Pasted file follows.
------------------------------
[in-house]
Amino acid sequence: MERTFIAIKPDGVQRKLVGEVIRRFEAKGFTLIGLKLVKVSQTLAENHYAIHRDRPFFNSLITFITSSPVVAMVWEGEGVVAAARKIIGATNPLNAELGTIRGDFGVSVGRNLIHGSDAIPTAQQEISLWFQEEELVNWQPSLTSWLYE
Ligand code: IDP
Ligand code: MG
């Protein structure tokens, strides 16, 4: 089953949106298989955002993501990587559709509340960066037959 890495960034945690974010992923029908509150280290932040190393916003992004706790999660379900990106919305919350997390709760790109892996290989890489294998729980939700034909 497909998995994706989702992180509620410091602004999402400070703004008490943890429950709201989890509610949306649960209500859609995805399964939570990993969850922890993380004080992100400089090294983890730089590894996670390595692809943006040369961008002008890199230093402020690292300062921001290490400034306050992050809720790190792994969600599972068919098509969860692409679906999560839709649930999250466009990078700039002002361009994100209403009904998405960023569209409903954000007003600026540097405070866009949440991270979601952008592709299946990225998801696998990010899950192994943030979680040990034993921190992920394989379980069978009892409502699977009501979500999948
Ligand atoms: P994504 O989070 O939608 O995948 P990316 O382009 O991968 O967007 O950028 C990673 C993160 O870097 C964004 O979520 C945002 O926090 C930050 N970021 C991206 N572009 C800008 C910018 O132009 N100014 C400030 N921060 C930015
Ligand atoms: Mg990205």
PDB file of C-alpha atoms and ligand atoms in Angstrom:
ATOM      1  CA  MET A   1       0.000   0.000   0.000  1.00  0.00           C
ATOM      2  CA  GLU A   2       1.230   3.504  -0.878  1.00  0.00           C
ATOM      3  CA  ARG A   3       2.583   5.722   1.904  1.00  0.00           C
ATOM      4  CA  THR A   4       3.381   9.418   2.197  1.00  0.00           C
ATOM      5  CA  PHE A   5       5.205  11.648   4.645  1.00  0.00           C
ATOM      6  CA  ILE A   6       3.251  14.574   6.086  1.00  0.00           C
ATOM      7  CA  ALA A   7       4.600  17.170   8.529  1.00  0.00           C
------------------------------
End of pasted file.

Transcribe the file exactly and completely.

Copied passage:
[in-house]
Amino acid sequence: MERTFIAIKPDGVQRKLVGEVIRRFEAKGFTLIGLKLVKVSQTLAENHYAIHRDRPFFNSLITFITSSPVVAMVWEGEGVVAAARKIIGATNPLNAELGTIRGDFGVSVGRNLIHGSDAIPTAQQEISLWFQEEELVNWQPSLTSWLYE
Ligand code: IDP
Ligand code: MG
């Protein structure tokens, strides 16, 4: 089953949106298989955002993501990587559709509340960066037959 890495960034945690974010992923029908509150280290932040190393916003992004706790999660379900990106919305919350997390709760790109892996290989890489294998729980939700034909 497909998995994706989702992180509620410091602004999402400070703004008490943890429950709201989890509610949306649960209500859609995805399964939570990993969850922890993380004080992100400089090294983890730089590894996670390595692809943006040369961008002008890199230093402020690292300062921001290490400034306050992050809720790190792994969600599972068919098509969860692409679906999560839709649930999250466009990078700039002002361009994100209403009904998405960023569209409903954000007003600026540097405070866009949440991270979601952008592709299946990225998801696998990010899950192994943030979680040990034993921190992920394989379980069978009892409502699977009501979500999948
Ligand atoms: P994504 O989070 O939608 O995948 P990316 O382009 O991968 O967007 O950028 C990673 C993160 O870097 C964004 O979520 C945002 O926090 C930050 N970021 C991206 N572009 C800008 C910018 O132009 N100014 C400030 N921060 C930015
Ligand atoms: Mg990205």
PDB file of C-alpha atoms and ligand atoms in Angstrom:
ATOM      1  CA  MET A   1       0.000   0.000   0.000  1.00  0.00           C
ATOM      2  CA  GLU A   2       1.230   3.504  -0.878  1.00  0.00           C
ATOM      3  CA  ARG A   3       2.583   5.722   1.904  1.00  0.00           C
ATOM      4  CA  THR A   4       3.381   9.418   2.197  1.00  0.00           C
ATOM      5  CA  PHE A   5       5.205  11.648   4.645  1.00  0.00           C
ATOM      6  CA  ILE A   6       3.251  14.574   6.086  1.00  0.00           C
ATOM      7  CA  ALA A   7       4.600  17.170   8.529  1.00  0.00           C